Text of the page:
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A new look at women in politics Add to ...

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By JANE TABER (@JaneTaber1)

Just after his government was sworn into office, Prime Minister Justin Trudeau was asked why he appointed women to half of the positions in his cabinet: “Because it’s 2015,” he famously replied.

His answer spurred a hashtag and was quoted in media around the world – shocking, really, to think that women finally achieving gender parity around the cabinet table was considered such a bold and controversial move. After all, it comes 100 years since women in Manitoba became the first in Canada to win the right to vote and hold public office. Clearly, though, Mr. Trudeau’s gesture shows how little progress women have made in the world of Canadian politics.

Today, the Globe and Mail is launching a new column, Women in Politics, which will appear every week. It will look at the women who serve in our House of Commons and provincial legislatures. It will tell their stories. It will also examine the issues that women are bringing to the political arena, and how they deal with those issues. Is Parliament different with more women at the cabinet table, which some advocates of elected women believe it will be? We’ll see.

The column will look at women who want to run for office, and their triumphs and challenges. Do women bring a different perspective to issues? Do women make decisions differently? And do they behave any better in Question Period than their male counterparts? Do women matter in politics? The column will examine all of these questions – not because it’s 2015 or 2016, but because diversity is always good and makes for a healthier democracy.


By Chris Hannay (@channay)

> Prime Minister Justin Trudeau will be in La Loche, Sask., today, the site of a recent school shooting. The provincial government is currently looking into extra security measures for the school to comfort residents.

> Canada’s spy agencies are inappropriately sharing information with foreign allies and not always destroying data they are being told to, according to a pair of federal watchdogs.

> Government House Leader Dominic LeBlanc and Treasury Board President Scott Brison will be holding informal meetings with MPs of all parties next week on how to better keep track of government spending.

> Lisa Raitt, the Conservative finance critic and former transport minister, says she’s supportive of getting rid of Friday House sittings and other measures to improve work-life balance for MPs. “Looking back on it, had I known, I don’t know whether or not I would have made the leap [into politics],” she told Jane Taber. “So once you’re in it, you’ve got to deal with whatever the situation is. I don’t regret it … although I have no friends. My friends are my children and my staff.”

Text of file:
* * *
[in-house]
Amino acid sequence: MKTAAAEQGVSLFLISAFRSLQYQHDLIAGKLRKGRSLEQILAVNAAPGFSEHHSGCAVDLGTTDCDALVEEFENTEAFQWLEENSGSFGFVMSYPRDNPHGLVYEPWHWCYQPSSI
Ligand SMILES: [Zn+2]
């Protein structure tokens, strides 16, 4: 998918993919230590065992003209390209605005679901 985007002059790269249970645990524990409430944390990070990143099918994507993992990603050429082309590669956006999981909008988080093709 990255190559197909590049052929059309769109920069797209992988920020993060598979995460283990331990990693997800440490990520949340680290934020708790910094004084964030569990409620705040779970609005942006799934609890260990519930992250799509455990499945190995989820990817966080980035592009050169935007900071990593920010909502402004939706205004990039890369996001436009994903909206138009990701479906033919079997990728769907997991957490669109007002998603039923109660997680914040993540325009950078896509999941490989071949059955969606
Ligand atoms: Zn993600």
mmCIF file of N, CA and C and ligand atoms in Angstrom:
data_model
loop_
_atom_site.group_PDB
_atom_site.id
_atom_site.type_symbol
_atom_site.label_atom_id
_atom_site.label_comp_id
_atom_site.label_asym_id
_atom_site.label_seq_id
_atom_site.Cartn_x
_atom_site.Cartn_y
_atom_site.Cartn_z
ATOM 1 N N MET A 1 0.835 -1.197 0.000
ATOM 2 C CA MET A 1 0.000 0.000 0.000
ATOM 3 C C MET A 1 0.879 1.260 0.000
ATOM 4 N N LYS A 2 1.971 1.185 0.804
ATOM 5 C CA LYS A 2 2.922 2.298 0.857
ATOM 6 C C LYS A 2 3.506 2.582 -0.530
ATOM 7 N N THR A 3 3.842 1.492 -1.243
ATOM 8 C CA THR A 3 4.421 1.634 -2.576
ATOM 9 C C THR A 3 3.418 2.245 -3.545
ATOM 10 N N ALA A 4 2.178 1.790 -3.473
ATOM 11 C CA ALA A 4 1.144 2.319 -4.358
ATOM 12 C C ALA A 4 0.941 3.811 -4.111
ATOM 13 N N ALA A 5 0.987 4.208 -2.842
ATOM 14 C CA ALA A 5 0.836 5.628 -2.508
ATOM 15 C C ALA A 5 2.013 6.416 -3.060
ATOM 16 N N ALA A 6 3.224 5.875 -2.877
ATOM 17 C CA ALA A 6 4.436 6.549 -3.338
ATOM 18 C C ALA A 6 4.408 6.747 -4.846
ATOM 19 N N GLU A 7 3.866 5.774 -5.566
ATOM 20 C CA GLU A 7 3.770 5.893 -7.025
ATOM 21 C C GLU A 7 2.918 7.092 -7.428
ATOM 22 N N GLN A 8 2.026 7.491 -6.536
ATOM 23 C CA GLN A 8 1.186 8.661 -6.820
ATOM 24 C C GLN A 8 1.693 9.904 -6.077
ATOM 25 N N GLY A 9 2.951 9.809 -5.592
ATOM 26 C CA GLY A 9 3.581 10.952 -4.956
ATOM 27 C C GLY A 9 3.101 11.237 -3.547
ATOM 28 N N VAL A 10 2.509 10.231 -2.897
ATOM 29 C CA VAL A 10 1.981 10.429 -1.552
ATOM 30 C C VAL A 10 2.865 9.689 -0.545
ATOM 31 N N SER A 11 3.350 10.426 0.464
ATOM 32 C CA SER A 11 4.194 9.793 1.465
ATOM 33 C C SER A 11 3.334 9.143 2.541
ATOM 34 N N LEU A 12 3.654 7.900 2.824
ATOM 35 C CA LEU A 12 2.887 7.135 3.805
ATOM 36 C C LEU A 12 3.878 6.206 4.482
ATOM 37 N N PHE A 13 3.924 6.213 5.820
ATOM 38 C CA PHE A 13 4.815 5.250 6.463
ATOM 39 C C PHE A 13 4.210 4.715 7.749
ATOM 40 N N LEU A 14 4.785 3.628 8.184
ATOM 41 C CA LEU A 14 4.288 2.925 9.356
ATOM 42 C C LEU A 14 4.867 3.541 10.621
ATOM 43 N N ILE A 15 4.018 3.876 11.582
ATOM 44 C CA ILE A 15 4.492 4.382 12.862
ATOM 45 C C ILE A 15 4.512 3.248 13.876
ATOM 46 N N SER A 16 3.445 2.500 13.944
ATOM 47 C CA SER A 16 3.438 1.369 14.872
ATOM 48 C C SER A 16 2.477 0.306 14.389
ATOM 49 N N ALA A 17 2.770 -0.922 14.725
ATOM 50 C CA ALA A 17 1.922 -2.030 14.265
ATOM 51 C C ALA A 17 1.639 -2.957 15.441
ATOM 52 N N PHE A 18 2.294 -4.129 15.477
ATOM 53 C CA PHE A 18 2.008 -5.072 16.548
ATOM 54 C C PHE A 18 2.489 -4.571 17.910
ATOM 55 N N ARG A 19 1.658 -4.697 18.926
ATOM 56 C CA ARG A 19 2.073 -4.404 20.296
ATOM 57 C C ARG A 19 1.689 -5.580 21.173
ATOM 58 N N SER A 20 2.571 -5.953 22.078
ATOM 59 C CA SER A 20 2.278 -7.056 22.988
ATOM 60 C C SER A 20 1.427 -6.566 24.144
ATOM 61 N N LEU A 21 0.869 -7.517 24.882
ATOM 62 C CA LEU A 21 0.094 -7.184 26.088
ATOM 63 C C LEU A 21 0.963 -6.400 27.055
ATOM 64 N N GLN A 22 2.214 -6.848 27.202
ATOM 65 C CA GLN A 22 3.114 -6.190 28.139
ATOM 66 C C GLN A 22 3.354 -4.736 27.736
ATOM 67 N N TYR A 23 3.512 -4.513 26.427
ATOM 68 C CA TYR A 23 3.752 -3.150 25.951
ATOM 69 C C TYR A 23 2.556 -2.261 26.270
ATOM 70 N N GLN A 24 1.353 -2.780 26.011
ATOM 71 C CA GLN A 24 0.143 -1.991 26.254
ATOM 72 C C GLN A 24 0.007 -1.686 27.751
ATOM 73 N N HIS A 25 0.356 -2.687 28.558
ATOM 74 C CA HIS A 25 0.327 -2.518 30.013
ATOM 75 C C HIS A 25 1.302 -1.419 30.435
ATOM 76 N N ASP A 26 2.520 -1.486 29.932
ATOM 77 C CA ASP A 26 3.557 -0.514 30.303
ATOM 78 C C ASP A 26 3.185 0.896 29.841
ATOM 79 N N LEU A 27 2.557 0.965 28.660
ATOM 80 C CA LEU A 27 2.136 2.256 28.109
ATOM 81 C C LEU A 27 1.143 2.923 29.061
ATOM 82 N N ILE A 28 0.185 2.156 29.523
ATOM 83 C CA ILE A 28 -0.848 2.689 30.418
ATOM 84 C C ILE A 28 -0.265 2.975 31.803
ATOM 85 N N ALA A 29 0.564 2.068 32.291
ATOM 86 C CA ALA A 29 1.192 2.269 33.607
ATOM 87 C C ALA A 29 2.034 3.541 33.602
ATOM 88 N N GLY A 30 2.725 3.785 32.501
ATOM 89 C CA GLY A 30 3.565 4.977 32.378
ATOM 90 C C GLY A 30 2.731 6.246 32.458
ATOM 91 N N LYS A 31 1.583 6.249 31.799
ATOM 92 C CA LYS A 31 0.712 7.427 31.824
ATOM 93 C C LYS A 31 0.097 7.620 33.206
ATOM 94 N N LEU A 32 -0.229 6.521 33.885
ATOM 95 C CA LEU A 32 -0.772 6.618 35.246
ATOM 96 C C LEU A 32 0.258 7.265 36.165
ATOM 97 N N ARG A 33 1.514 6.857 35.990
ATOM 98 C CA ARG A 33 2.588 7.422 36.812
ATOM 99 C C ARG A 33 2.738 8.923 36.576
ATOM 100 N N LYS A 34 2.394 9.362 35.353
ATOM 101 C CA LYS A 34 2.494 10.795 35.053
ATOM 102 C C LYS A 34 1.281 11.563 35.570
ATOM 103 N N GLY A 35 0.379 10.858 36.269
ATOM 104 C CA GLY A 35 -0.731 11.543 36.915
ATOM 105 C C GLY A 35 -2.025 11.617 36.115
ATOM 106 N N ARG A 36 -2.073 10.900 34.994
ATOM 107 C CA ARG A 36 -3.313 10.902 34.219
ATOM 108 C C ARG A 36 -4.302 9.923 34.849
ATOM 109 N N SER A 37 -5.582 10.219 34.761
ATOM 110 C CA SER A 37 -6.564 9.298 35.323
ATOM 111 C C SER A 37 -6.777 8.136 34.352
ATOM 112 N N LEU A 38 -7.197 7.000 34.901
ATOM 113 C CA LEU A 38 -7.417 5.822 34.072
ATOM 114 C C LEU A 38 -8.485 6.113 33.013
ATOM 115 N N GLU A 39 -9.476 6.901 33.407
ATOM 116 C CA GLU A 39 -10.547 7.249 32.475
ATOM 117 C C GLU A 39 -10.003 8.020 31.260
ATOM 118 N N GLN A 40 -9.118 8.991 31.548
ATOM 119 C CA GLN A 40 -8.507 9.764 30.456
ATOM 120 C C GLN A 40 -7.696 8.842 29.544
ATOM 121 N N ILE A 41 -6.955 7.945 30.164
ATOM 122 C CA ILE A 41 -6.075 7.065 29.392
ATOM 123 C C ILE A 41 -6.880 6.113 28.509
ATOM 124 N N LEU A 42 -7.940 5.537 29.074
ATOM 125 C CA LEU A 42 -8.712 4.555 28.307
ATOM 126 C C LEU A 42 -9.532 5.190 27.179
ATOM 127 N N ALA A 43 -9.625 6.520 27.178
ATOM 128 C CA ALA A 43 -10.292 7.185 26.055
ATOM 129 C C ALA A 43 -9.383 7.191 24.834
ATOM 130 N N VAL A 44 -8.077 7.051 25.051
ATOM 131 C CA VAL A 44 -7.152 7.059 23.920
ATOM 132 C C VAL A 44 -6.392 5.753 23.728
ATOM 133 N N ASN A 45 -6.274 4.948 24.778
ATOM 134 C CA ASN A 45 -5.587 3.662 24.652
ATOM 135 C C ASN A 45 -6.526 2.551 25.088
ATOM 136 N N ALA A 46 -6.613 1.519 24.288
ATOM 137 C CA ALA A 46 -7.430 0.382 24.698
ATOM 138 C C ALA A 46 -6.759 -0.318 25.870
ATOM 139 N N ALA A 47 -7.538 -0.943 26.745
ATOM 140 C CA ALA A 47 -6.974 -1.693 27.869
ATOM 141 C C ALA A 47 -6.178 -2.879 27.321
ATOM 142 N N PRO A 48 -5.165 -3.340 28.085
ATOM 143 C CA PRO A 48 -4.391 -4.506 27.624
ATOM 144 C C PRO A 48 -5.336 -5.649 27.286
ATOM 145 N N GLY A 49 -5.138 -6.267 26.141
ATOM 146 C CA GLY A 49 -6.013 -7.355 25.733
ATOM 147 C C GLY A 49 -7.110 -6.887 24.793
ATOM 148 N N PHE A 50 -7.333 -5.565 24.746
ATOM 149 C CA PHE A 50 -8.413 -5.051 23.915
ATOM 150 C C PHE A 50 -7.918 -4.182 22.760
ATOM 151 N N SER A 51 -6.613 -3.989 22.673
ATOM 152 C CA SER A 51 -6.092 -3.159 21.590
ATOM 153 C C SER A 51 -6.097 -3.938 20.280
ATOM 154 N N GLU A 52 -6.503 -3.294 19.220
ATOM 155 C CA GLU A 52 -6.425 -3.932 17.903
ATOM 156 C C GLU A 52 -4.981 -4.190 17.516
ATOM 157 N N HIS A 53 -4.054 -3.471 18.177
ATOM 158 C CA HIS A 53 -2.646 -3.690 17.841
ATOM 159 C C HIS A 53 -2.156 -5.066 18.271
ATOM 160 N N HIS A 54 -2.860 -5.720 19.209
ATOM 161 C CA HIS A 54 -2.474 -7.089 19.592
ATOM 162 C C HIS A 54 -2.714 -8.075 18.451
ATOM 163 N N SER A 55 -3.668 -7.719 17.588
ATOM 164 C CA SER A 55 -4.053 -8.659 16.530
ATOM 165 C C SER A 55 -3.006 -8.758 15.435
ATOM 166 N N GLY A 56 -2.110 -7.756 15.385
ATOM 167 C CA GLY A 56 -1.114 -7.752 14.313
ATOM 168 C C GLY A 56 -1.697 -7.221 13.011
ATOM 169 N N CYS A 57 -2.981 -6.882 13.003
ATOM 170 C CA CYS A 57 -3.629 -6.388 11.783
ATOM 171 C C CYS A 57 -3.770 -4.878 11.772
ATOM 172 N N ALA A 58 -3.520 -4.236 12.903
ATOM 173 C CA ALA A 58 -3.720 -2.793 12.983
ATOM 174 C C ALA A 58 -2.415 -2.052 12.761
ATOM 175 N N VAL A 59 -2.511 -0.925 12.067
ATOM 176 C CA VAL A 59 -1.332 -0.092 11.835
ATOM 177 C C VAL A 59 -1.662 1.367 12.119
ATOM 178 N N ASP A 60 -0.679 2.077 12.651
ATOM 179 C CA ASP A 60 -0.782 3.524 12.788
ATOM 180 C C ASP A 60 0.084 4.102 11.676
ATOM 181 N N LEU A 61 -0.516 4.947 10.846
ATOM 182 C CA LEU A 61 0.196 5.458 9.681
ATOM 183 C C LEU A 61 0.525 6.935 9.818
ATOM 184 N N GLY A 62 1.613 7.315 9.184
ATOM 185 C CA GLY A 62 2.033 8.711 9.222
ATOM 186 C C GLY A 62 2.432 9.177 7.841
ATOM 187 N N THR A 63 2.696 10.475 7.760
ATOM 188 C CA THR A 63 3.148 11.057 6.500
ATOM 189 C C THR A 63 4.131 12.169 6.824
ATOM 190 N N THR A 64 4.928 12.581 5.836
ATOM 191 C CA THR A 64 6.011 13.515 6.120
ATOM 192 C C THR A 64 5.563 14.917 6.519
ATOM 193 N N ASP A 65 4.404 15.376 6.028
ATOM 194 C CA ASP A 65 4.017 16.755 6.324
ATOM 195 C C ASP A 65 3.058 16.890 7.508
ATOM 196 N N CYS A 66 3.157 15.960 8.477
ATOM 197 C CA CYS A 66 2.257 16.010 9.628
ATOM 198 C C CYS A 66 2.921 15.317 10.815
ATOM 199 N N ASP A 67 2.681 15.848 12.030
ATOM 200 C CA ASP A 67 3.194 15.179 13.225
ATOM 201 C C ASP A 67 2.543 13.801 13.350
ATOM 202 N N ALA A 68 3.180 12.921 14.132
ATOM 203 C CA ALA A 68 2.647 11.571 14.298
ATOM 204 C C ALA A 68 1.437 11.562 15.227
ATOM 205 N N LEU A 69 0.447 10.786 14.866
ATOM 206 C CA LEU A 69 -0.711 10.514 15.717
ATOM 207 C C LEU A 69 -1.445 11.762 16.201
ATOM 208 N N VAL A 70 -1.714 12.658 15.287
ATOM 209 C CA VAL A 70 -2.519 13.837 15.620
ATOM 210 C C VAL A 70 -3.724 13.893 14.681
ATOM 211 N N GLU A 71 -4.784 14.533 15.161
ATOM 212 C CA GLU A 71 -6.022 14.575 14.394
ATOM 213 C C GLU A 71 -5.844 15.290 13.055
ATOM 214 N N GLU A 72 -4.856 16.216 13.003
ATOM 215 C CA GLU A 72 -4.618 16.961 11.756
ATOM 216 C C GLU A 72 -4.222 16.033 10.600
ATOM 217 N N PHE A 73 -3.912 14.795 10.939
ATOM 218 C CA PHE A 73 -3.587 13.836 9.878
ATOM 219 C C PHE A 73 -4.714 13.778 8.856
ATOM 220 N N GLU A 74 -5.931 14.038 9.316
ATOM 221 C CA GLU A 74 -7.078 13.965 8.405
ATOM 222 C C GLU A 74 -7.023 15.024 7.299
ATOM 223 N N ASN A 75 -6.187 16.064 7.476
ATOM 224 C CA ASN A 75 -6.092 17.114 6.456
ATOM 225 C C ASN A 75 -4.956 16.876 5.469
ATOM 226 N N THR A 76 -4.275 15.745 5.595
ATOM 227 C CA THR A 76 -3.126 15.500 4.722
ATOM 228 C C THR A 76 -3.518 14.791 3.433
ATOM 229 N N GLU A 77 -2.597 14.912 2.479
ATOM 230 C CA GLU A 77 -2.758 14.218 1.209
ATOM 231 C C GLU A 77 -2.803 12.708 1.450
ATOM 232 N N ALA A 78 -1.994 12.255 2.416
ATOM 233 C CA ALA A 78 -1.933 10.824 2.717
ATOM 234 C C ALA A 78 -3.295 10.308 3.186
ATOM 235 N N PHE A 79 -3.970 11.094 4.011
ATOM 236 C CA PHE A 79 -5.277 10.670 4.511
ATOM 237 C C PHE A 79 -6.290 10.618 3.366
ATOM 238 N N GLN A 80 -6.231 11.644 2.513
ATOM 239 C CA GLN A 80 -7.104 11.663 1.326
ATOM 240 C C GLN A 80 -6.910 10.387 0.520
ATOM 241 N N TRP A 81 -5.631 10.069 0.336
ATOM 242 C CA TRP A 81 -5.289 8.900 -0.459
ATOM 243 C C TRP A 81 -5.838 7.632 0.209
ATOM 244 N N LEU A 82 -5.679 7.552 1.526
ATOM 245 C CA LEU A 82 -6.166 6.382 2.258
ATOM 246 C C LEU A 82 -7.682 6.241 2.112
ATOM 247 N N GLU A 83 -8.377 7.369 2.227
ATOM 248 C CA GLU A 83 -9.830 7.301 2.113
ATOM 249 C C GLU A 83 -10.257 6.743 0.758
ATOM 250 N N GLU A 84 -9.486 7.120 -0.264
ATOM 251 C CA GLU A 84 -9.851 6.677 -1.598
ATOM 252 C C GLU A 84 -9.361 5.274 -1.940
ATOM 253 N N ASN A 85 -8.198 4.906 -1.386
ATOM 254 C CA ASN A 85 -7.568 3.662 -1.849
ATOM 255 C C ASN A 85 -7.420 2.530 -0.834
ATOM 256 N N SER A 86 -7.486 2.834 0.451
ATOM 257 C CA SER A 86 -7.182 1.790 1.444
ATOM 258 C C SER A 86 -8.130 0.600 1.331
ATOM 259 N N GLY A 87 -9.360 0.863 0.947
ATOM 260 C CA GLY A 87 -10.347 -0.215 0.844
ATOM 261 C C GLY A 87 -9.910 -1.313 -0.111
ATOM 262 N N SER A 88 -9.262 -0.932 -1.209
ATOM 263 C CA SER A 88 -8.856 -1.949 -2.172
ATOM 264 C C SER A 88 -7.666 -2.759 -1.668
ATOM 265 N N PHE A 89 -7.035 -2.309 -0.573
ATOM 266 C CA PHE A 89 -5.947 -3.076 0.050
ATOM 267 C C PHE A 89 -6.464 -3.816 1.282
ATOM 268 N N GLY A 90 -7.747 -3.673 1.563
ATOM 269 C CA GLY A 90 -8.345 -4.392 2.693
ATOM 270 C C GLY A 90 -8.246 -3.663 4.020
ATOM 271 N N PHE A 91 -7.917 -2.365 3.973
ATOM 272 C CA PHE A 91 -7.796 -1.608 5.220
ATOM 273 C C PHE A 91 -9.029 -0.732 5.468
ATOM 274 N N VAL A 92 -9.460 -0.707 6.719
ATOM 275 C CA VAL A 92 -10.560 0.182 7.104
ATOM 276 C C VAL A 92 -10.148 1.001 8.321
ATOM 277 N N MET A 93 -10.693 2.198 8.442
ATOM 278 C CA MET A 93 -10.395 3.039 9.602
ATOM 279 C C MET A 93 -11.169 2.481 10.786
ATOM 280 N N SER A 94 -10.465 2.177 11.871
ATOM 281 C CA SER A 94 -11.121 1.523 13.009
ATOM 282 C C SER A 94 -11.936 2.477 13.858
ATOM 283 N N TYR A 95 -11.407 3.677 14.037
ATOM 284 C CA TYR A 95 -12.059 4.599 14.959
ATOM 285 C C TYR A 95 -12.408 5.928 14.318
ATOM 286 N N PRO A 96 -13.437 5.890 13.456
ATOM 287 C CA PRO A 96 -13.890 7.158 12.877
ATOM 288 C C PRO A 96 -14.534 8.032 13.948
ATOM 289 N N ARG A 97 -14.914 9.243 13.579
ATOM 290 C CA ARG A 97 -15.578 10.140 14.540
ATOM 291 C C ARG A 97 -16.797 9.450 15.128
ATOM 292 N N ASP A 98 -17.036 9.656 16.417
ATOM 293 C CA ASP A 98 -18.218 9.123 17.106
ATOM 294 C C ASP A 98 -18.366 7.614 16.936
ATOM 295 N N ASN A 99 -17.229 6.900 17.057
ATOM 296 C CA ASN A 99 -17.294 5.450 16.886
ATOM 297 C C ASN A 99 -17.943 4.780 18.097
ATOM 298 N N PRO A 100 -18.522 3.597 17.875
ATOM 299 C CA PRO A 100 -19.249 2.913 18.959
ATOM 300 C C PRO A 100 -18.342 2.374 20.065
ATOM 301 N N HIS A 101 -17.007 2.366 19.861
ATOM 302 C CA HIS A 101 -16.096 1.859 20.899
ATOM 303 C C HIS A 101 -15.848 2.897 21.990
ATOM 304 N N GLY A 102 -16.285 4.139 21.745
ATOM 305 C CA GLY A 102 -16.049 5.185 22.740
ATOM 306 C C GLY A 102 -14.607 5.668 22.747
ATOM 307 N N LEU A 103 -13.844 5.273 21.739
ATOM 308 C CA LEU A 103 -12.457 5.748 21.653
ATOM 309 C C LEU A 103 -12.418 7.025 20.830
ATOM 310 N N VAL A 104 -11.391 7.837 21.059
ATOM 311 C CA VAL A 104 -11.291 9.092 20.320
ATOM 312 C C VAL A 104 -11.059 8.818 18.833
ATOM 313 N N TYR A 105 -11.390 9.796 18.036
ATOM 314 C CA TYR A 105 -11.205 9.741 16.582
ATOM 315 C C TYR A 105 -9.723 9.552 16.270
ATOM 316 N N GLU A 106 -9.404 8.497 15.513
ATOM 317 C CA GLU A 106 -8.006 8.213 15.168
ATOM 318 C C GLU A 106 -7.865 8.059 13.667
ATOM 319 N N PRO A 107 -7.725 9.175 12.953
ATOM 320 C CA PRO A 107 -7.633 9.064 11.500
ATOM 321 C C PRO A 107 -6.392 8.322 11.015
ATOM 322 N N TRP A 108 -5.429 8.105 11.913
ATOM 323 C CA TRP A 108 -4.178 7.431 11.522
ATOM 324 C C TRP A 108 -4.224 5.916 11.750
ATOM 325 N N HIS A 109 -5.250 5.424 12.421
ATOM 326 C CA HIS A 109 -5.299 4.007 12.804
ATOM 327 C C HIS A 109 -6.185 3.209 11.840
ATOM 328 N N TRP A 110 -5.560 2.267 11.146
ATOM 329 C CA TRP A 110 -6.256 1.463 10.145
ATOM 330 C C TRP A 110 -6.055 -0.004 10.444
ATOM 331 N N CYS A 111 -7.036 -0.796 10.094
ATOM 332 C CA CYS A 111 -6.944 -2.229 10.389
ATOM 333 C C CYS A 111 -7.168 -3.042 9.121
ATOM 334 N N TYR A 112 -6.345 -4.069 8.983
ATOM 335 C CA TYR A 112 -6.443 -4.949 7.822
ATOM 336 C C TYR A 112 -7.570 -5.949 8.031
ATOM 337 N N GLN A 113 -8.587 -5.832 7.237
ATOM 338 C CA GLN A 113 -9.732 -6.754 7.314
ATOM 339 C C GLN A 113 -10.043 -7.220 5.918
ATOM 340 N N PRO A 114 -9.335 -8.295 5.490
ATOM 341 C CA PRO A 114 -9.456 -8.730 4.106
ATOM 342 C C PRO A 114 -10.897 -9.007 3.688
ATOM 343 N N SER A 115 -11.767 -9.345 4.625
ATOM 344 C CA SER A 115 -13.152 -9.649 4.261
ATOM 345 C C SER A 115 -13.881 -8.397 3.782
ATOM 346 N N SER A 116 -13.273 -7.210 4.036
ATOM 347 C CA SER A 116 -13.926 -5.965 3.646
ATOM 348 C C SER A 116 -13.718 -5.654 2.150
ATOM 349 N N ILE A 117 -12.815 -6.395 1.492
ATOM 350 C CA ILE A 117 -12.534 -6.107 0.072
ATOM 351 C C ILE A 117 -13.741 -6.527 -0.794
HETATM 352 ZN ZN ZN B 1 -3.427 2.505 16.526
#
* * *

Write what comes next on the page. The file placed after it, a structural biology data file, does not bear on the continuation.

> Innovation experts, including Jim Balsillie, are expressing concern over the briefing given to Minister Navdeep Bains by his department. (for subscribers)

> Some First Nations groups and the mayor of Burnaby, B.C., say they are disappointed in new pipeline assessment rules announced by the Liberals this week. “It’s clear the oil company lobbyists and the lobbyists for the pipelines have gotten to the Liberals very quickly, and suddenly we’re hearing a very different tune from ministers and from the Prime Minister. During the election, it was ‘re-start the process, the public has no faith’ … and now we’re hearing a desperation to get this oil to the shore,” Mayor Derek Corrigan said.

> CBC is starting a new interview series where regular Canadians will interview Mr. Trudeau in his office.

> And ahead of Monday’s Iowa caucus, the first real indication of support for the U.S. presidential nomination races, we explain: what the heck are caucuses, anyway?


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“Since I took office [as Mexico’s foreign minister] five months ago, one of my main priorities has been to strengthen and consolidate the regional and bilateral agenda Mexico has with the United States and Canada. There are few issues that aren’t better addressed than through a North American perspective. We do better when we work together. Now more than ever, leaders in North America need to be more committed to achieving greater economic integration. This integration can and should be achieved by increasing our regulatory co-operation and facilitating trade between our countries through improved transportation links and efficient infrastructure.” – Claudia Ruiz Massieu writes in The Globe and Mail ahead of today’s trilateral in Quebec City.

Jeffrey Simpson (Globe and Mail): “Whether native Torontonians, or people who moved there for career purposes, the Prime Minister’s staffers are disproportionally from that city. By contrast, the paucity of francophones from Quebec in a government led by a Quebecker has been widely and disapprovingly noted in the Quebec media.” (for subscribers)

Gary Mason (Globe and Mail): “The minister’s challenge is to tell us something we don’t already know. Failing that, the MMIW [murdered and missing indigenous women] inquiry is going to be a costly but ultimately political exercise designed to make us feel less guilty about what is taking place.”

Sara MacIntyre (Toronto Sun): “Canada’s resource sector, now hear this: Stop waiting for Ottawa to fix your problems.”

Jen Gerson (National Post): “If the practical impact of Trudeau’s regulatory overhaul is to create a system that effectively bars all future pipelines, Albertans are going to see this as further evidence that the deck is being stacked eternally against it; that central Canada is rigging the economic and political rules to its own benefit under the guise of environmental concern.”

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